Our value addition

As a major employer and purchaser of goods and services, Rössing Uranium makes a signifcant contribution to economic development and the creation of prosperity for communities. Through such prosperity created, Arandis is seeing houses being built in new developments in the town.

 

The motivation to do value-added reporting is linked to the overall process of disclosure regarding fnancial information.

By sharing information about the value Rössing Uranium adds through its operations and business activities, the mine aims to bring into focus all aspects of the impact the company makes on the economy of the Erongo Region in which we operate, as well as on the country's economy as a whole.

Our Value-Added Statement (see below) reflects the wealth created through the sale of our uranium oxide production, payments for services to suppliers, taxes to the Namibian Government, payments to employees and the investments made in neighbouring communities.

How Rössing Uranium adds value

Sustainable development is underpinned by sustainable economies. Our continuing operations are based on our ability to secure access to land, people and capital.

We use our economic, social, environmental and technical expertise to harness these resources and create prosperity for our shareholders, employees and communities, as well as for the Namibian Government and our business partners.

As a major employer and purchaser of goods and services, we make a signifcant annual contribution to economic development in the Erongo Region in particular and to Namibia at large.

Despite the current fnancial strain under which we operate, we invested N$15.4 million in our neighbouring communities during 2016, either directly or through the Rössing Foundation.

The review period also saw us continue to demonstrate our value to Namibia through contributions to the fscal authorities. Rössing Uranium paid the Government N$80.4 million in royalty tax, N$50.8 million in dividends and N$107.2 million in pay-as-you-earn tax on behalf of employees.

Payments to public enterprises such as NamWater and NamPower amounted to N$392.7 million, which includes the training levy of N$5.6 million paid to the National Training Authority. We also spent N$506.7 million in net salaries and wages.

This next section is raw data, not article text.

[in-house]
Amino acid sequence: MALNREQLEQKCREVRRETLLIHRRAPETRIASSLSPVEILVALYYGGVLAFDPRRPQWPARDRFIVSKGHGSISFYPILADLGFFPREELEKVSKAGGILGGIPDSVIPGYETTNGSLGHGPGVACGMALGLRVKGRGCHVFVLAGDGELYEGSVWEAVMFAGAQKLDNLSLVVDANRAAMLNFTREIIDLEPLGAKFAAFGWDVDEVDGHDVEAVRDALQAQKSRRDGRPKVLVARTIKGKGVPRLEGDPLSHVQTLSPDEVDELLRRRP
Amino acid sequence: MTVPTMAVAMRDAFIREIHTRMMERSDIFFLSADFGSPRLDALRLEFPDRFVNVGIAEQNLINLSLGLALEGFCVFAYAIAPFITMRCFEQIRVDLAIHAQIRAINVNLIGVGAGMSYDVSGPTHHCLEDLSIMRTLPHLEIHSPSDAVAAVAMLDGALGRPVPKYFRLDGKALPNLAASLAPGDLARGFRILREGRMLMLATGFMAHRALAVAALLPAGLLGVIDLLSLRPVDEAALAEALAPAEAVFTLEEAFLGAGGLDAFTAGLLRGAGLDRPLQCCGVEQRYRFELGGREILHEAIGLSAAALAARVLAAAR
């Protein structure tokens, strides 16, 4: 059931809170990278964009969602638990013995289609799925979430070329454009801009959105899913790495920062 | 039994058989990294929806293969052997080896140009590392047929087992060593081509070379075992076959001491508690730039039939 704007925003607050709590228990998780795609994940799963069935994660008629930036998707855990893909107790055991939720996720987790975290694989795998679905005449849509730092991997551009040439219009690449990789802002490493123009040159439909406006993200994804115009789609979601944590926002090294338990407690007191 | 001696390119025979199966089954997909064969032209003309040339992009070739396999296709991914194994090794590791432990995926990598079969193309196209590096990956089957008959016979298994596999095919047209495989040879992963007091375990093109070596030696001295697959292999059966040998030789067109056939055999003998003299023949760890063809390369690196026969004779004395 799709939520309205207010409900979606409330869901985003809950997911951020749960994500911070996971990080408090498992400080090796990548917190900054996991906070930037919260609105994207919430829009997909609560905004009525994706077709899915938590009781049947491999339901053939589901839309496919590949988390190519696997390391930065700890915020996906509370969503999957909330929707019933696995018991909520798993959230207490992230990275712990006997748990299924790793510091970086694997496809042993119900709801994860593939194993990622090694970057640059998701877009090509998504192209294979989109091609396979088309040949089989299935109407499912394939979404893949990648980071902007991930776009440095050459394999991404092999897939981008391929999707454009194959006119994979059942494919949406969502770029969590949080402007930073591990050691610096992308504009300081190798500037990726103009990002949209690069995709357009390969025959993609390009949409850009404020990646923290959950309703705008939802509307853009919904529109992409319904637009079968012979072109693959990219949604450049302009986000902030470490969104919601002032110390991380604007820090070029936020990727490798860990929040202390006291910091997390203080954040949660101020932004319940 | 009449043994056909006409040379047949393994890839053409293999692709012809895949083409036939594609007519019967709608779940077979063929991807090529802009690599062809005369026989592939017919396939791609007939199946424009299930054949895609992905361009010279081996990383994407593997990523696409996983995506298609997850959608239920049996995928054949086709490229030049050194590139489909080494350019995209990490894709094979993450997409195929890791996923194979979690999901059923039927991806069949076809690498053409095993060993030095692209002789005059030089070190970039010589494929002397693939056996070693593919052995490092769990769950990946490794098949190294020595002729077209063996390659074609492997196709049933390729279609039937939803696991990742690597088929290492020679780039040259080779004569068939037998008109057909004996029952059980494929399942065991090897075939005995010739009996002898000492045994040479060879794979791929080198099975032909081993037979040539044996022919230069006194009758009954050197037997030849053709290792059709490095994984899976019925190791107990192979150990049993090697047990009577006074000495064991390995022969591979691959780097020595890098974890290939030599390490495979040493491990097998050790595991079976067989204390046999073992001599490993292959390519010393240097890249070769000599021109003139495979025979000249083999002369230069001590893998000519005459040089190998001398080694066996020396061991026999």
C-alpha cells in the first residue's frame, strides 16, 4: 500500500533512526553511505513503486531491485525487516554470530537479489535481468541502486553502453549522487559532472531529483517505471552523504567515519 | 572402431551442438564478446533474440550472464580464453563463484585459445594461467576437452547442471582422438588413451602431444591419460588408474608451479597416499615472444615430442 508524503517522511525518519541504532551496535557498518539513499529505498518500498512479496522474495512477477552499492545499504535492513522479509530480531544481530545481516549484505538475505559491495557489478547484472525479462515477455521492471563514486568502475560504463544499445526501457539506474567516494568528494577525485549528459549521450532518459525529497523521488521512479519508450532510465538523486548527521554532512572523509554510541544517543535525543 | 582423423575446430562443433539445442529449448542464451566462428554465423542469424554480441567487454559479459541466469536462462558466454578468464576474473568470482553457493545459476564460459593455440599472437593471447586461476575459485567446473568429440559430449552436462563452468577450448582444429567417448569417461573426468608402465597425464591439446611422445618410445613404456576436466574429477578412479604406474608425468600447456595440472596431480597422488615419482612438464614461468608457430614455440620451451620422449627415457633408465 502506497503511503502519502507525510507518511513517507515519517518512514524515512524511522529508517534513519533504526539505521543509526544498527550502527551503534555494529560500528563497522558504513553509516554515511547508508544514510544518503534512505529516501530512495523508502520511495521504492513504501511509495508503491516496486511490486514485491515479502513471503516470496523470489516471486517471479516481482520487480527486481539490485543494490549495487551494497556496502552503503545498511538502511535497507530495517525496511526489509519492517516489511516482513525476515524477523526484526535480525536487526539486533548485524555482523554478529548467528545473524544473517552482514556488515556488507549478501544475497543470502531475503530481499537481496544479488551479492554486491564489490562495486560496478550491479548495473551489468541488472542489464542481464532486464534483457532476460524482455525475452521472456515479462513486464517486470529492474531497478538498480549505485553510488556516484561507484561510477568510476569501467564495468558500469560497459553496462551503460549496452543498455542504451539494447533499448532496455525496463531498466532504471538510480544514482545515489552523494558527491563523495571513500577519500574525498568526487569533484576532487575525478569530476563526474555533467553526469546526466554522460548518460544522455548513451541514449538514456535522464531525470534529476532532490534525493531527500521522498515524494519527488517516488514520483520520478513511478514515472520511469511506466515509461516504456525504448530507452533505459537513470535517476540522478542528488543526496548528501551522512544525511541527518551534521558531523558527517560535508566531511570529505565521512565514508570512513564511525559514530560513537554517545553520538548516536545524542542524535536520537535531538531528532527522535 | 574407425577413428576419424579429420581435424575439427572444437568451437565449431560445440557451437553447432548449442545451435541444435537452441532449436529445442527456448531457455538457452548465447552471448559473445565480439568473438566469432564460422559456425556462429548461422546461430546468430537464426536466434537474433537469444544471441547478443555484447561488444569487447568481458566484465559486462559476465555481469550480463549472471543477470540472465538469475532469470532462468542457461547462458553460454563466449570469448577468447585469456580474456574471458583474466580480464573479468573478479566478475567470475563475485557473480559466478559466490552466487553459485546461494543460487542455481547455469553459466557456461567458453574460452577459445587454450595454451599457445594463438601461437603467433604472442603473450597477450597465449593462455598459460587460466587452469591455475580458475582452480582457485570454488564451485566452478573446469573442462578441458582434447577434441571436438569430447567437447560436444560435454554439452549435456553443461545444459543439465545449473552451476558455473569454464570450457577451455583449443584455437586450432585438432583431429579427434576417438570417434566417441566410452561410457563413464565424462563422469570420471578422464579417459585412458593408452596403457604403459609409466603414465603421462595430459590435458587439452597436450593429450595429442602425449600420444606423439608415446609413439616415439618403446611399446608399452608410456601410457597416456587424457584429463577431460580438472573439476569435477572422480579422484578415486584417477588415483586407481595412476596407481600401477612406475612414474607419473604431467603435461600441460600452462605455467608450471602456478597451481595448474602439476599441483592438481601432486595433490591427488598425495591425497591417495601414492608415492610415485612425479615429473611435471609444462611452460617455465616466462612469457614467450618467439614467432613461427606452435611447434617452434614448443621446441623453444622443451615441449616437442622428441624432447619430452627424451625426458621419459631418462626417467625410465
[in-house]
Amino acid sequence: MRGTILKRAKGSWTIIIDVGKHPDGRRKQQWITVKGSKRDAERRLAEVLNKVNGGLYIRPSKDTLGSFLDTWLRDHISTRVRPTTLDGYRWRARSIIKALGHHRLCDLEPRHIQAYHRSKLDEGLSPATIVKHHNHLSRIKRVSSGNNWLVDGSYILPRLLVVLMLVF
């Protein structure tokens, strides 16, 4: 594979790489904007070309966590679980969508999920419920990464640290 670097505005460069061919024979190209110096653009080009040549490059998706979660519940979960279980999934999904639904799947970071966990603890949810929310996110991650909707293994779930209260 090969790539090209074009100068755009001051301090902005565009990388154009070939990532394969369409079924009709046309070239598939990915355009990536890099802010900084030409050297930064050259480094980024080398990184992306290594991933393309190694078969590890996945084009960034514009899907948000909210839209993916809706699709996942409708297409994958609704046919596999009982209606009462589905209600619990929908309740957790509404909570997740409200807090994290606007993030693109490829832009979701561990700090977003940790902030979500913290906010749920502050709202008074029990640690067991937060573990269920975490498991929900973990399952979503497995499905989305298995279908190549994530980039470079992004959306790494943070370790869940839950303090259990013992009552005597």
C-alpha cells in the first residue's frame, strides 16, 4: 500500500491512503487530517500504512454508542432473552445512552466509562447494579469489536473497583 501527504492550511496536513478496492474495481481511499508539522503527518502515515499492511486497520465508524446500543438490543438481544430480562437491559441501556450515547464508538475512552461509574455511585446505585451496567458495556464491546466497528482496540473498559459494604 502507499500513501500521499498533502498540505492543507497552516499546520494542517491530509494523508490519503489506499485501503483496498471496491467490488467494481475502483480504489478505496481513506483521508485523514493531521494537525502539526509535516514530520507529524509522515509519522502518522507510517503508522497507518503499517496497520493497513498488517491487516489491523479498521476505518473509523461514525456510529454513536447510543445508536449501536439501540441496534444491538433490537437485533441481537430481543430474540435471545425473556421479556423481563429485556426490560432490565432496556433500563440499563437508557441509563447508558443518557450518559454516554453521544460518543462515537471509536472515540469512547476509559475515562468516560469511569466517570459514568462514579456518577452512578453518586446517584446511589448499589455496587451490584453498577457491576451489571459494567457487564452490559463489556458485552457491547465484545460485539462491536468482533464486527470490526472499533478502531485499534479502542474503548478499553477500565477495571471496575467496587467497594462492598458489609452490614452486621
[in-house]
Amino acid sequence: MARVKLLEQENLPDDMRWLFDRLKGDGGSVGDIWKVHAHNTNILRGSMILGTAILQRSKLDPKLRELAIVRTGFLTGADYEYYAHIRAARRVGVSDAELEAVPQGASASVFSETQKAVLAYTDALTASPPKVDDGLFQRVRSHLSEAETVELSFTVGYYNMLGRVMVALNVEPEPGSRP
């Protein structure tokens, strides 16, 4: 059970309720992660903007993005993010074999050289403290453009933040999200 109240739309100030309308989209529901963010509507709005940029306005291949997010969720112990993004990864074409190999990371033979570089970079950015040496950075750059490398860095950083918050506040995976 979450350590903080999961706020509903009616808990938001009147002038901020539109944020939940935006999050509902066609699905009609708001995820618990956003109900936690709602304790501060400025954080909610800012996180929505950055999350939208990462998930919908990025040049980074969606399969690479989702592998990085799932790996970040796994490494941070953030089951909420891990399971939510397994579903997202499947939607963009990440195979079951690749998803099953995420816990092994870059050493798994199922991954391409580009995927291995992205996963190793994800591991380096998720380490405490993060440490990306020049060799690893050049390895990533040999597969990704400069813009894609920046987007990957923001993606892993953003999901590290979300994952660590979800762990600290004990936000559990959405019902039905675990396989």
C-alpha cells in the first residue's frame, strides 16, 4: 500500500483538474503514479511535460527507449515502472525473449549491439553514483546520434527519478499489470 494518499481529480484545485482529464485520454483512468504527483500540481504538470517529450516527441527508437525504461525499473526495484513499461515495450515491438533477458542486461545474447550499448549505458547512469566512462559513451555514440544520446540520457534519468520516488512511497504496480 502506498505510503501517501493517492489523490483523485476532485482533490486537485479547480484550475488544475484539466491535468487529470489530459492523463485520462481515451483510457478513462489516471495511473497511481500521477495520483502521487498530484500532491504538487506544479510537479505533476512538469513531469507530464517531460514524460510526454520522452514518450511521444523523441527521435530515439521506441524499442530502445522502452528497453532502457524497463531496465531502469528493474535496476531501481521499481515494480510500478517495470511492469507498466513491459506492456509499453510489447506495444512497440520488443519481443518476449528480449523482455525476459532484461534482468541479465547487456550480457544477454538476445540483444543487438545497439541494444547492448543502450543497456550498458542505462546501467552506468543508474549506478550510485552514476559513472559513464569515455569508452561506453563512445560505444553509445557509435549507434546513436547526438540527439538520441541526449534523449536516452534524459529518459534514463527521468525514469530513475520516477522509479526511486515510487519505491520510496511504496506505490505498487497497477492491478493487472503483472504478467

Rössing Uranium gives rise to a signifcant ‘multiplier effect’ — the phenomenon where spending by one company creates income for and further spending by others. Given the prevailing market conditions, our primary focus was to procure goods and services as cost-effectively and effciently as possible and to focus on maximising our contribution to the local economy.

In 2016, we spent N$2.4 billion on goods and services for our operations. As during the previous reporting year, most of the procurement expenditure was on Namibian-registered suppliers, amounting to N$1.8 billion, accounting for 76.7 per cent of our total procurement expenditure.

We spent 14.0 per cent of our total procurement spend with South African suppliers and 9.3 per cent with international suppliers.

The bulk of the Namibian spend remains in the Erongo Region (46.0 per cent) and Khomas Region (40.4 per cent), while 13.6 per cent were spent in other regions of Namibia.

Preferential procurement and enterprise development

With the aim of securing economic growth, prosperity and the human dignity of all Namibians, the Government of Namibia developed the Harambee Prosperity Plan and the national, broad-based New Equitable Economic Empowerment Framework (NEEEF).

We remain committed to support Government development initiatives and policy frameworks. As such, we support local suppliers with the main focus on developing small- and medium enterprises, equipping them with the necessary skills and knowledge to compete with international suppliers.

During the reporting period, we purchased N$90 million worth of goods and services from previously disadvantaged Namibians (SMEs).

Summary of Rössing Uranium’s value addition

Our business provides a strong base for economic growth in neighbouring communities, in the Erongo Region, and in Namibia as a whole. Our economic contribution comprises the value we add by paying wages, employee benefts and Government taxes and royalties, as well as by making dividend and interest payments, and by retaining capital to invest in the growth of the mine.

In addition, we make signifcant payments to our suppliers of goods and services, both locally and nationally. The graphs shown below highlight some of the key socioeconomic contributions we have made to Namibia over the past fve years, ie from 2012 to 2016.